Public sector workers are to enjoy a 40 per cent increment in categories Two and Three allowances, in addition to a 12 per cent increase in base pay, beginning next year.
The agreement was arrived at a meeting of the Public Services Joint Standing Negotiating Committee (PSJNC), which comprises organised labour, the Fair Wages and Salaries Commission (FWSC), the Ministry of Employment and Labour Relations and the Ministry of Finance.
The Secretary General of the Trades Union Congress (TUC), Dr Anthony Yaw Baah, announced this at the 12th quadrennial delegates conference of the Teachers and Educational Workers Union (TEWU) of the TUC in Kumasi on Monday [September 3, 2019].
He said although the 11 per cent increase in the minimum wage was not enough, under the circumstances, it was the best bargain the union could get for workers.
He said if the government’s projection of lowering inflation to eight per cent by 2020 was achieved, “it will be the first time in 20 years that we are getting a four percentage point increase in salary over inflation and that is something we should all be happy about”.
Dr Baah, therefore, called on all to work hard to ensure that the inflation projection for next year was achieved.
He commended TEWU for its conference, which opened in Kumasi last Wednesday on the theme: “60 years of TEWU’s contribution to the development of equitable, inclusive and quality education delivery in Ghana”.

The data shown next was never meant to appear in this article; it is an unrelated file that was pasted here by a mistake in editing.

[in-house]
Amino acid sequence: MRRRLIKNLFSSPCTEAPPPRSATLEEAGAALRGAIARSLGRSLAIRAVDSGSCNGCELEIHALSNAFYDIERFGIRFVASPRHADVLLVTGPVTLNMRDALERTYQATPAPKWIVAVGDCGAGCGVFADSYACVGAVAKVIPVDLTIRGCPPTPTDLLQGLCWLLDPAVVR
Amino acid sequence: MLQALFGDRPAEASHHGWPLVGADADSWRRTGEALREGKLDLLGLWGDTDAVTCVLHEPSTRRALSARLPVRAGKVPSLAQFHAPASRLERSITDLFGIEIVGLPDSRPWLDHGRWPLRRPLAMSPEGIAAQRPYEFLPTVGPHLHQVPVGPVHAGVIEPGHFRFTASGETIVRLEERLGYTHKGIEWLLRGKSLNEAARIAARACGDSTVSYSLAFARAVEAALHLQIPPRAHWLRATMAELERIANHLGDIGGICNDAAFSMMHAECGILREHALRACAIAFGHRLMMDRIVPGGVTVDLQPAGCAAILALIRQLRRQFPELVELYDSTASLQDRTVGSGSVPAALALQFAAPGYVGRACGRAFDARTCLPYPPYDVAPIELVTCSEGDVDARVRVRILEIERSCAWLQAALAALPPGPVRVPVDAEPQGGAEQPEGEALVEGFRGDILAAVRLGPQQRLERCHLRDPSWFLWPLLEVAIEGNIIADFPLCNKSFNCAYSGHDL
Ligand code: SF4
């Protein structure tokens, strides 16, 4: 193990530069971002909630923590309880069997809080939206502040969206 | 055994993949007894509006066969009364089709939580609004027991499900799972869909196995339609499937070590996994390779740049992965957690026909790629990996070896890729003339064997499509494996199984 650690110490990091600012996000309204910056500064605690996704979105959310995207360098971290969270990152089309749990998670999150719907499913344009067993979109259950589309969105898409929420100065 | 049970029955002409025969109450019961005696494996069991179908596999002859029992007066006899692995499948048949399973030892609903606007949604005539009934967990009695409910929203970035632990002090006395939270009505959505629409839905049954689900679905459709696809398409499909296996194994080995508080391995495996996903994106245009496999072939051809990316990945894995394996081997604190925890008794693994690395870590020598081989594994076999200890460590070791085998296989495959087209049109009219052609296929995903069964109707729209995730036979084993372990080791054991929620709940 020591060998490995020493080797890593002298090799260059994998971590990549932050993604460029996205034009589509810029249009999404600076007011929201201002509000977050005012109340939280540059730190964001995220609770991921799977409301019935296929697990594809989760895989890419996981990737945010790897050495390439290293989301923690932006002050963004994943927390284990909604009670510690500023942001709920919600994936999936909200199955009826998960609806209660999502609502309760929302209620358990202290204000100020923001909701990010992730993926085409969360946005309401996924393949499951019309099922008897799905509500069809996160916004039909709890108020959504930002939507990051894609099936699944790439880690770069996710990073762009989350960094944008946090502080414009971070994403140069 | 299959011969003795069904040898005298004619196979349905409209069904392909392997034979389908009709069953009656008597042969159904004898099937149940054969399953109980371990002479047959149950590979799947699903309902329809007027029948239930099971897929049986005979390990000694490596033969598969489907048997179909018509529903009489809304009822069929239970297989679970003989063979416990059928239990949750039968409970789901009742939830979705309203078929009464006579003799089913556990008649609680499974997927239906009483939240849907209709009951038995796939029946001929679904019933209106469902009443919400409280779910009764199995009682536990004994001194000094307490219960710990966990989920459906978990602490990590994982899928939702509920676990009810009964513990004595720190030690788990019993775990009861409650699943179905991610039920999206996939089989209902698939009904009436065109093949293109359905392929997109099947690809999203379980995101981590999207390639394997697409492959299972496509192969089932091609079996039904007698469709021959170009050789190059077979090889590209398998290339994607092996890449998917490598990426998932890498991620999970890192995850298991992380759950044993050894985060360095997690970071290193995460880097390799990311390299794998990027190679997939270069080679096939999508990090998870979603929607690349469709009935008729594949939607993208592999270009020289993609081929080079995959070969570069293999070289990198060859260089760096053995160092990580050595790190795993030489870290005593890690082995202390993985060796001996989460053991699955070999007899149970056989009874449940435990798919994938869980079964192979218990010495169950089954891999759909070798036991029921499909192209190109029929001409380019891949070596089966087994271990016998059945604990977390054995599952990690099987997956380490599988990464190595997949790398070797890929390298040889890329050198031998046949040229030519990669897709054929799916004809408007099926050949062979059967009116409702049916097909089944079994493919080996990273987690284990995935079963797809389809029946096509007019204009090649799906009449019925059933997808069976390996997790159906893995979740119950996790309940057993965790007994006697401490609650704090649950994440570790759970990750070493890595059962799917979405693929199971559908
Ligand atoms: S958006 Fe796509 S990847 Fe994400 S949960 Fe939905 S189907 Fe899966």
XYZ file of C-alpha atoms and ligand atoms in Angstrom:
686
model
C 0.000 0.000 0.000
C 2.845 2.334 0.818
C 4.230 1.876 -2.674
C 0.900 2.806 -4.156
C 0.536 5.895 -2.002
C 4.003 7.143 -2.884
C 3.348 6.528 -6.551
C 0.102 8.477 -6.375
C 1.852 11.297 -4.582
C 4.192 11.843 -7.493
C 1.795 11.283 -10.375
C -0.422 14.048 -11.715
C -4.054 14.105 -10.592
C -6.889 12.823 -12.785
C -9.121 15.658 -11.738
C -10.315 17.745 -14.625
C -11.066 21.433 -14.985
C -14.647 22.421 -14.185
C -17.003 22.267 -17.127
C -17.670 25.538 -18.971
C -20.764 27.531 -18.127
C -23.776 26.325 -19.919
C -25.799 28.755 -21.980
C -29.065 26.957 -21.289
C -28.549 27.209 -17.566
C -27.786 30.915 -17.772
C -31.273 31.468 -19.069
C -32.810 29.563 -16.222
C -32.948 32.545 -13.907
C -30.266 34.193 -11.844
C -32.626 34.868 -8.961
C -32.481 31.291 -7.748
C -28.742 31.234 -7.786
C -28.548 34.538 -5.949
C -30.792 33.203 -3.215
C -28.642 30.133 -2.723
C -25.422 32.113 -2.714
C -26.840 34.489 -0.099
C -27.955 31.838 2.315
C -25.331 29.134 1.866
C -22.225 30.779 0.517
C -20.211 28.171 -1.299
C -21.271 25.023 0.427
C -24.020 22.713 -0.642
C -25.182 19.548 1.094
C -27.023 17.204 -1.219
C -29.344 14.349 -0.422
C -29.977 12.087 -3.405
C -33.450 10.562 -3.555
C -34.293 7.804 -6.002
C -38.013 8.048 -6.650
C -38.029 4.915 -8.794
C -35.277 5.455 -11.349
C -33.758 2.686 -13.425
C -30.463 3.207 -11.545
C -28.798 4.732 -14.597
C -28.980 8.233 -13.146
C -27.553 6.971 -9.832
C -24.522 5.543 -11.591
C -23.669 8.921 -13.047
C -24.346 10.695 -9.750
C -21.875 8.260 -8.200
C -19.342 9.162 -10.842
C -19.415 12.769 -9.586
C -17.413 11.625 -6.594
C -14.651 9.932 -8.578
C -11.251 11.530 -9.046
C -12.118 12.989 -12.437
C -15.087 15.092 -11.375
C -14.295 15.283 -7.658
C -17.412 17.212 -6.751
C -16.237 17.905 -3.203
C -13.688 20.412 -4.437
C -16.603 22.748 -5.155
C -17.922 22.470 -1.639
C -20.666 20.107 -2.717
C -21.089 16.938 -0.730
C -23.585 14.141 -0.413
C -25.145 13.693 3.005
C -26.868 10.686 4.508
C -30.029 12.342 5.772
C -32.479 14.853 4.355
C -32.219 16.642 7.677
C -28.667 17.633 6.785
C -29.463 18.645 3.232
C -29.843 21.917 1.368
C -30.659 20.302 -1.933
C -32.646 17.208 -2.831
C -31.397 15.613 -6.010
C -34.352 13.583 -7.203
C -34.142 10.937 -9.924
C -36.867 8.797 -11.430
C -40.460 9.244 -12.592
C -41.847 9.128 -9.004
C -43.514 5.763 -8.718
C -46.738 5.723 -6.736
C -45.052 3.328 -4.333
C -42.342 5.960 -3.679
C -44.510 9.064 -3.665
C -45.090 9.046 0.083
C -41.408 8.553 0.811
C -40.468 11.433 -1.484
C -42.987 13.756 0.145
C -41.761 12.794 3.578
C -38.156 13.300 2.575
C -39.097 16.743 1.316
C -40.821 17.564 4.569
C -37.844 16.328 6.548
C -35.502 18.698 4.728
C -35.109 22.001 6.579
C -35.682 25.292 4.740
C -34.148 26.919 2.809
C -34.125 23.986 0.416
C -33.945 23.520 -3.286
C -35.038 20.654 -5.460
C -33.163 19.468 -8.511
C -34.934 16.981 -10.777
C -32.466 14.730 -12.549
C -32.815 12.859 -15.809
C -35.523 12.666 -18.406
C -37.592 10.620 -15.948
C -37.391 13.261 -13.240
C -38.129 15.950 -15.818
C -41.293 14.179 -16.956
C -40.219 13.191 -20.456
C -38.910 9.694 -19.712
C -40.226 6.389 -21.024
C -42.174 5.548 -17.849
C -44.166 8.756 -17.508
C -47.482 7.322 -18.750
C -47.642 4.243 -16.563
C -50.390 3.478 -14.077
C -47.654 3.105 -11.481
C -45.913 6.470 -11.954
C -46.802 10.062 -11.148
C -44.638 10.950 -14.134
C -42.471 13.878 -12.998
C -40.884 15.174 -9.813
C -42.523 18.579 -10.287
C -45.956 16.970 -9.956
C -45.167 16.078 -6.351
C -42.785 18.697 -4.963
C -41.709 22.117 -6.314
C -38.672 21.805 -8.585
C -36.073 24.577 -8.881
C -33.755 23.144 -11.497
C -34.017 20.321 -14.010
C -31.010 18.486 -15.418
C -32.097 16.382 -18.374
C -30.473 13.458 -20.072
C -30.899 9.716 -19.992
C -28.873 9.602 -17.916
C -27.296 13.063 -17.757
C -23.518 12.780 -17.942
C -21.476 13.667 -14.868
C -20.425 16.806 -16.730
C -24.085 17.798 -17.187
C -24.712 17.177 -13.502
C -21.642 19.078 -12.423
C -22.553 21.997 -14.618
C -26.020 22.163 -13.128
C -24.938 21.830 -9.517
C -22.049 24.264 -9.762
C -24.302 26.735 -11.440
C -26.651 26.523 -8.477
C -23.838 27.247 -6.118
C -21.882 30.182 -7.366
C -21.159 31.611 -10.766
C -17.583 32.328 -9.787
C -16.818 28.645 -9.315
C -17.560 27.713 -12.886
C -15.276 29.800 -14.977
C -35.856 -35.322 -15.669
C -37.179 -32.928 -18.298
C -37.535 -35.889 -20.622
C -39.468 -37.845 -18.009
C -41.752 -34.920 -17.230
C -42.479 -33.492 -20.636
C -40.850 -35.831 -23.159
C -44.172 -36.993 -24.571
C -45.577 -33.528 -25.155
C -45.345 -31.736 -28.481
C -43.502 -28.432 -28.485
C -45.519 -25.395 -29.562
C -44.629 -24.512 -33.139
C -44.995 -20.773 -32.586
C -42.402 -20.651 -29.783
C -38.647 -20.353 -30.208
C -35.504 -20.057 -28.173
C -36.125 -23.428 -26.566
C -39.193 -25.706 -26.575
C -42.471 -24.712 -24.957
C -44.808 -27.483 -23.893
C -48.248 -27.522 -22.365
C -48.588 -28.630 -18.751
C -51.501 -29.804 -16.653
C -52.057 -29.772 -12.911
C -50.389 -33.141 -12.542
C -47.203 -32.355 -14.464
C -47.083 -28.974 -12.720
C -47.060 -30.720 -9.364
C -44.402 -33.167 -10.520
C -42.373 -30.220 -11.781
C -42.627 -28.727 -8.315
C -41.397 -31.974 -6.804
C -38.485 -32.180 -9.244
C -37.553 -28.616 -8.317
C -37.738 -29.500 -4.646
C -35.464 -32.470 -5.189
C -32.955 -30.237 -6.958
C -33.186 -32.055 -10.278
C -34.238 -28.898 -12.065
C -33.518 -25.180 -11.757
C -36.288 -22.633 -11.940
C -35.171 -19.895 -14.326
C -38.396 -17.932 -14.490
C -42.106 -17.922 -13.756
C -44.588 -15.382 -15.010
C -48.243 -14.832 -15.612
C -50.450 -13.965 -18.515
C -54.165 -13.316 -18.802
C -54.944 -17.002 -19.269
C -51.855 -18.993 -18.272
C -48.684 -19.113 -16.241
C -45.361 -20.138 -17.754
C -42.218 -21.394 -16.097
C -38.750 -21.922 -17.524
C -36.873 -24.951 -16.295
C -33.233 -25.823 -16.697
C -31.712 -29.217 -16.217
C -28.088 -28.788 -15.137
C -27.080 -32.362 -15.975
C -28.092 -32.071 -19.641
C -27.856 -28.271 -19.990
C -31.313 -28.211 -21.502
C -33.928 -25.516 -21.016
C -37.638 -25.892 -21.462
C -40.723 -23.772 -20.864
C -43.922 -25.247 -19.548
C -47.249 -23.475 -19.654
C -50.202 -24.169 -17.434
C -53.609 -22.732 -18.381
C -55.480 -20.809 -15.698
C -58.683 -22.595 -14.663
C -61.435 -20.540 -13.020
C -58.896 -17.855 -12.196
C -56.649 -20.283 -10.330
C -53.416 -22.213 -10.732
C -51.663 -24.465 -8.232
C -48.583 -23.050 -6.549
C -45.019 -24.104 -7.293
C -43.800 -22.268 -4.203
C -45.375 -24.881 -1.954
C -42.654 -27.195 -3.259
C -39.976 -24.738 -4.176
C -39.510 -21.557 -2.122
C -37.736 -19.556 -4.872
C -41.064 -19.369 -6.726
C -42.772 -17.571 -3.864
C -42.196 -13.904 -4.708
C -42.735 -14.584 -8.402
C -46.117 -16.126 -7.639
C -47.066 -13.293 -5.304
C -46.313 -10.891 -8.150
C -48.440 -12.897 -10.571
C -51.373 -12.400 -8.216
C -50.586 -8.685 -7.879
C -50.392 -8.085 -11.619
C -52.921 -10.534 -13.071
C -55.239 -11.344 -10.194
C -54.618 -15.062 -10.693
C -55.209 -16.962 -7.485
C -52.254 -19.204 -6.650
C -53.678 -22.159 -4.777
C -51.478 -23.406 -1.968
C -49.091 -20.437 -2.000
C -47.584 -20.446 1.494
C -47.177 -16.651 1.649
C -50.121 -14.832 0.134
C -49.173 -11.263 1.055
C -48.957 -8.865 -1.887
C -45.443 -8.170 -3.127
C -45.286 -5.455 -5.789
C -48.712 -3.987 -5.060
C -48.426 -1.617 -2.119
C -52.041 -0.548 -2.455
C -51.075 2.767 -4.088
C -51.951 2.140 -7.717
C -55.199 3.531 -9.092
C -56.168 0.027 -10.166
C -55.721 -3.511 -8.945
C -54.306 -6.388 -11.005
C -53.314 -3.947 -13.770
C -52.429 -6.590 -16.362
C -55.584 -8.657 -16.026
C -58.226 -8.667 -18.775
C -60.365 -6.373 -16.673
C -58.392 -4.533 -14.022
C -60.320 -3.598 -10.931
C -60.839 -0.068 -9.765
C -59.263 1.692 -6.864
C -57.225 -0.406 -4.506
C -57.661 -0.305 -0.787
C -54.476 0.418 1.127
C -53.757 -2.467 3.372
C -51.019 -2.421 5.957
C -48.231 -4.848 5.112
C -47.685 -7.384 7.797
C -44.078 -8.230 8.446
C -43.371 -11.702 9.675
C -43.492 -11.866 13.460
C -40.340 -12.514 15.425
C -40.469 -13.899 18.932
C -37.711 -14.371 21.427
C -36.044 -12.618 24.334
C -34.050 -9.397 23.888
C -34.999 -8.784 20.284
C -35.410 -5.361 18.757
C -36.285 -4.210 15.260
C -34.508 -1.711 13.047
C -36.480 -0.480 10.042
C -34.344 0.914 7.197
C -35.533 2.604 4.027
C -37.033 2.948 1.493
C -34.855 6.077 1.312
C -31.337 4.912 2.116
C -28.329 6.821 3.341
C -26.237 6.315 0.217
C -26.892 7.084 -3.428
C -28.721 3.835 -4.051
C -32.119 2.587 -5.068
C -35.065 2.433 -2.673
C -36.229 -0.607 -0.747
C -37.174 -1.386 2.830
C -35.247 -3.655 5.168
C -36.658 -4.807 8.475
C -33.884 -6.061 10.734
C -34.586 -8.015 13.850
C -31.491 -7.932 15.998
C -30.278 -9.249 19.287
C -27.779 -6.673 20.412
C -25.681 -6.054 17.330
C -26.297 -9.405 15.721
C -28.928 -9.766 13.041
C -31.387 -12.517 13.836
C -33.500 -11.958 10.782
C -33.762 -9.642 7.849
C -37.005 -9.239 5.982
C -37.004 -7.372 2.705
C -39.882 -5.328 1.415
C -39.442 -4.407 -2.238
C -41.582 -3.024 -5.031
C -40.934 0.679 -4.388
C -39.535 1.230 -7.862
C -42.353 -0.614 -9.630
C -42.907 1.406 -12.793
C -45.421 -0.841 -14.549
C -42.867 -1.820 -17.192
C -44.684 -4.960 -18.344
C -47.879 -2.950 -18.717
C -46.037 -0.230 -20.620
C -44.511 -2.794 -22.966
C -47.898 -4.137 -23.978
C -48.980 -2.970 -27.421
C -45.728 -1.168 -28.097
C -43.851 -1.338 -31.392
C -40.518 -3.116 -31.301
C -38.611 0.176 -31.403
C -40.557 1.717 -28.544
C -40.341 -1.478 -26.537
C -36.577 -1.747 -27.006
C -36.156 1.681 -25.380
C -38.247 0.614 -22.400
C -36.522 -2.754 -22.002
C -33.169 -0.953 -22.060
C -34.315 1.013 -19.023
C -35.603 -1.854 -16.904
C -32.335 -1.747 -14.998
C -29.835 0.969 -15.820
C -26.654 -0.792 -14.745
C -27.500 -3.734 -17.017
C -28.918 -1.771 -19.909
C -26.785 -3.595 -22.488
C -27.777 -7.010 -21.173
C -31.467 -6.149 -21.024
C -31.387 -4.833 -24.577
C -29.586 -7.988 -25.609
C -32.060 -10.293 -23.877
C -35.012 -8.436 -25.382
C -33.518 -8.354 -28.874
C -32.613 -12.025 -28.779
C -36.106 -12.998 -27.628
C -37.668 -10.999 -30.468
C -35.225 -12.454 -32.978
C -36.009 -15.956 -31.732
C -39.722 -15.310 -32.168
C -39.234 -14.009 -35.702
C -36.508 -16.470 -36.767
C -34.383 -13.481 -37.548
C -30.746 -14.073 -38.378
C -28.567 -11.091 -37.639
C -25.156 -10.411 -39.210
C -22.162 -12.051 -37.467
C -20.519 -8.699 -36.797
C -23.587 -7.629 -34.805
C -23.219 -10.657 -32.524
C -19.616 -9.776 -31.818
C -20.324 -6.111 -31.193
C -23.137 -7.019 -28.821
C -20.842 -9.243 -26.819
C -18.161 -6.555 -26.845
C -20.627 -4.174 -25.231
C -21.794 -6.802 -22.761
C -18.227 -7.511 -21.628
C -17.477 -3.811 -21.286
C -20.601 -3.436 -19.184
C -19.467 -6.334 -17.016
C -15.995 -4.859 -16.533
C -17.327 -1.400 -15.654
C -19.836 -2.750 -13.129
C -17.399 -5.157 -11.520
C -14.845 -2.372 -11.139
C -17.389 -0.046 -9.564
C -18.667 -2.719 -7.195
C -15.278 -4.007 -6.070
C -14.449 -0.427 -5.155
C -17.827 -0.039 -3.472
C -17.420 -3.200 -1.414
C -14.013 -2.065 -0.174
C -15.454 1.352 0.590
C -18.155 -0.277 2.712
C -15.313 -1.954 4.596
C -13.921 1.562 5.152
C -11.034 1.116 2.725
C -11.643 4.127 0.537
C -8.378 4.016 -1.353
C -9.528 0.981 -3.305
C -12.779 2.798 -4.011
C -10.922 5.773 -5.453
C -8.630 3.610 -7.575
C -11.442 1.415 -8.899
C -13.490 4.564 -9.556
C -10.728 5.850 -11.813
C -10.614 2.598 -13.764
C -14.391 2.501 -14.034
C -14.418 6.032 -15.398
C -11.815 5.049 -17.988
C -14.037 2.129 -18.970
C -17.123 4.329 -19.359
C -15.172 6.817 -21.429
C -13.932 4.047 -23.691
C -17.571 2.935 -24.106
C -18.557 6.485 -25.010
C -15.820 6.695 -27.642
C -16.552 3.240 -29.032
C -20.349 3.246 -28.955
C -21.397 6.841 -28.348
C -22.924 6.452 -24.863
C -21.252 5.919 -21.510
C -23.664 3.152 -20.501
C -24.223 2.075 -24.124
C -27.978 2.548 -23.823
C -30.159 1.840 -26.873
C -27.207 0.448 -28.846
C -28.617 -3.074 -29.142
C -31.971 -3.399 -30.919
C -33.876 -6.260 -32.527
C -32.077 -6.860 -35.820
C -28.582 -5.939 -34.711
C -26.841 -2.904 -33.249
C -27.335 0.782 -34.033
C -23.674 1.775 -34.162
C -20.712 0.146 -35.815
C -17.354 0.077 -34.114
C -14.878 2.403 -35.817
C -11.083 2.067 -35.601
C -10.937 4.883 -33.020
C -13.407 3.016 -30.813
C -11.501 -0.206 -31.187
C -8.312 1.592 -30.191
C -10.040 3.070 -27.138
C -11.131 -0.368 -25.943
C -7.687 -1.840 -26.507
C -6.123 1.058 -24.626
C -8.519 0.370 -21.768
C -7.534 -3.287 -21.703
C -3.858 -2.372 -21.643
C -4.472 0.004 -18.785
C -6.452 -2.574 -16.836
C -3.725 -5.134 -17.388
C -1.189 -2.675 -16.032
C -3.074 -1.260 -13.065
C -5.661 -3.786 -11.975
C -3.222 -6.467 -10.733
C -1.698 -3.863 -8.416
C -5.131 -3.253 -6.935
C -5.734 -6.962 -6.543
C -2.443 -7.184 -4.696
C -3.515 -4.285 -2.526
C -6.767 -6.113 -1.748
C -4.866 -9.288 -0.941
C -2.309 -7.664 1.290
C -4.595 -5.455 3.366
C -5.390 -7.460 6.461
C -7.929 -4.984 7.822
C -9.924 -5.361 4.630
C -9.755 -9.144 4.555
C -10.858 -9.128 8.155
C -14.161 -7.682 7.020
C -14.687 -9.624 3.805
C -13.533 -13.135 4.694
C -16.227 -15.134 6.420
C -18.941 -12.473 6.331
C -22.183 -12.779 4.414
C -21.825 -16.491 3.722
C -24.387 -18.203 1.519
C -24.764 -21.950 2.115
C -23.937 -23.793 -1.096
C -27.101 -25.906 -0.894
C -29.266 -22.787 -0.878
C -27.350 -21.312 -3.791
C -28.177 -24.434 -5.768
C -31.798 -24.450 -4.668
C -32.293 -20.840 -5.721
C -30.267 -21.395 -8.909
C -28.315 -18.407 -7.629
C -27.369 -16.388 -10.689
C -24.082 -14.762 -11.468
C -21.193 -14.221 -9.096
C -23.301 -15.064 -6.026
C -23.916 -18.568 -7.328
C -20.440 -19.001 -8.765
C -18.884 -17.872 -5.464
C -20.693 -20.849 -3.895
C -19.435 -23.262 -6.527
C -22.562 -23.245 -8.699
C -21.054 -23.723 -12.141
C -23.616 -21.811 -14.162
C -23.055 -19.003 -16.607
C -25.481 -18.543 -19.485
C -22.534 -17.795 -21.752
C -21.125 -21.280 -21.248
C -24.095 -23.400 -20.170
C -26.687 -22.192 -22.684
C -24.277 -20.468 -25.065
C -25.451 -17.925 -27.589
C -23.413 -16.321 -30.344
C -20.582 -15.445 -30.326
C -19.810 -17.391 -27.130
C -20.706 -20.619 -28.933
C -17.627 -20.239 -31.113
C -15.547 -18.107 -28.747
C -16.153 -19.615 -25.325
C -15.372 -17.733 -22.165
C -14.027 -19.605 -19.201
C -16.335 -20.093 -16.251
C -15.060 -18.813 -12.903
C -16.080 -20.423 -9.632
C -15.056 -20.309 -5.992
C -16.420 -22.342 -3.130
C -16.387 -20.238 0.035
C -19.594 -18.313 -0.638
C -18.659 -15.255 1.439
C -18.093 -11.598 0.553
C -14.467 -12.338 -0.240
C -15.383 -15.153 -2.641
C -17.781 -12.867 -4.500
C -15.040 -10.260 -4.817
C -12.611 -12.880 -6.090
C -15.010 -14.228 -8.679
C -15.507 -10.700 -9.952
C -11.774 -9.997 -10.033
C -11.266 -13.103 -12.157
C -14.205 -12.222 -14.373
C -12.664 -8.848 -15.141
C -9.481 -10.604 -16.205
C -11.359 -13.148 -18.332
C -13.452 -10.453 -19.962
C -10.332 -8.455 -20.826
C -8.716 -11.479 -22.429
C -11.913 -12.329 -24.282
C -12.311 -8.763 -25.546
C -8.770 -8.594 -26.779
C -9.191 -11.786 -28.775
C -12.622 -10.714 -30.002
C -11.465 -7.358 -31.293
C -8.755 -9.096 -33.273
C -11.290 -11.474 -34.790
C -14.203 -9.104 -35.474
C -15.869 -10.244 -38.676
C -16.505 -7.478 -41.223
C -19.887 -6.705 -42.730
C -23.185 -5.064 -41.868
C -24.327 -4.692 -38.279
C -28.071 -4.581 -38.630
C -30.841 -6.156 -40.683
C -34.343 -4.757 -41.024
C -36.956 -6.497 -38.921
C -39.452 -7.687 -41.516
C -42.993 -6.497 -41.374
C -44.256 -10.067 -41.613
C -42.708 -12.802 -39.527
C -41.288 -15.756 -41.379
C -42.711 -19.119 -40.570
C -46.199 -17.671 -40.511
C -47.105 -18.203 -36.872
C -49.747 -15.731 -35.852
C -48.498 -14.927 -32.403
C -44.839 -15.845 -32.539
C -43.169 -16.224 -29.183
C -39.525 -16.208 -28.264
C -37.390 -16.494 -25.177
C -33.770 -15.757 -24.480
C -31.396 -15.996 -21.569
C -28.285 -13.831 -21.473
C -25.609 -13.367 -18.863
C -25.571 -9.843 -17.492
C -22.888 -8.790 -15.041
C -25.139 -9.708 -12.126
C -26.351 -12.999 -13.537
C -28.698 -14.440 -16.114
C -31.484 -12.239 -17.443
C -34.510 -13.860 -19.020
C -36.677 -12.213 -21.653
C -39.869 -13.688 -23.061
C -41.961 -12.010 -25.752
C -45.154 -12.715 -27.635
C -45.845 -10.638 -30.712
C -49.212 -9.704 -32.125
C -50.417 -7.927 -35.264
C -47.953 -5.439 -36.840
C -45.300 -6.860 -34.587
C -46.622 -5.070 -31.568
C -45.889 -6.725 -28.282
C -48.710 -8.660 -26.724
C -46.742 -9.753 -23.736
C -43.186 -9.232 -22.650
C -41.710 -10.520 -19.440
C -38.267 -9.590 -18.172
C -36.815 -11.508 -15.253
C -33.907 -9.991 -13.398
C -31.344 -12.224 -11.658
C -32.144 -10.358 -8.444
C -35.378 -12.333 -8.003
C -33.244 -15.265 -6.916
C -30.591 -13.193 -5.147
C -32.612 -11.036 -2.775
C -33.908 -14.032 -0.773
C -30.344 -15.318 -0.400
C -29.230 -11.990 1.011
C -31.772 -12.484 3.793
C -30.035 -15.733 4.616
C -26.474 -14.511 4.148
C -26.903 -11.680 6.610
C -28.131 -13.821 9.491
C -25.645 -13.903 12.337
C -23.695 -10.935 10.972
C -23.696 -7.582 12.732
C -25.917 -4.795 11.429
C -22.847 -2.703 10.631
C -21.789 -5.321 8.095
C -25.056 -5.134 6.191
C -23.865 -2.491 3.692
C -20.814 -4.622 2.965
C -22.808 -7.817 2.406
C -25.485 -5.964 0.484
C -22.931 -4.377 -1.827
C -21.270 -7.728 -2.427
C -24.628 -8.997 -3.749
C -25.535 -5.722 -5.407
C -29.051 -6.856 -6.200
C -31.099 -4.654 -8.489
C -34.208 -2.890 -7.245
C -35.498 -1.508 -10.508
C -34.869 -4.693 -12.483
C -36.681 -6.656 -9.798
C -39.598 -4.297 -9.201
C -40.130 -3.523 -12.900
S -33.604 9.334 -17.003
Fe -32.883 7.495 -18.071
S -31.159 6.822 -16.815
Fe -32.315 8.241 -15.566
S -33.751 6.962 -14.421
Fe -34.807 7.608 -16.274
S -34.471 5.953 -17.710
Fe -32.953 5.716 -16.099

He underscored the important role members of the union played in the development of the country and said without them, there would be no effective teaching and learning in schools in the country.
The outgoing Chairman of TEWU, Mr Peter Koku Lumor, warned of a possible strike if the conditions of service of non-teaching staff were not addressed by September 4, 2019, as contained in the union’s earlier press release.
He said all the reforms and interventions within the educational sector had, over the years, only addressed the concerns of teachers, leaving out non-teaching staff who, he said, also played critical roles in the sector.
He said the introduction of the double-track system had put more pressure on non-teaching staff, who worked all the time, unlike teachers.
The acting General Secretary of TEWU, Mr Mark Dankyira Korankye, called on the government to, as a matter of urgency, “recruit more non-teaching staff to lessen the burden on the current staff”.
The introduction of the free senior high school (SHS) policy, coupled with some reforms in the educational sector, had led to increase in enrolment over the years, he said, adding: “These increased numbers have brought with them increased workload on members of TEWU, without the necessary compensation. What is even more worrying is that, as if non-teaching staff do not matter, all discussions and interventions are towards teachers. It must be noted that without non-teaching staff, the wheel of these policies will grind to a halt.”
The Deputy Minister of Employment and Labour Relations, Mr Bright Wireko Brobbey, appealed to the unions to involve the ministry in their negotiations with their respective sector ministries to enable the ministry to have an idea of their demands and the depth of such negotiations.
He said more often, the Labour Ministry was the last resort for unions when negotiations hit a rock, and expressed the belief that if the ministry was engaged from onset, it could facilitate the process.
Mr Brobbey observed that for the past couple of years, the labour front had been relatively stable and gave an assurance that the government would continue to engage labour unions to sustain the harmony.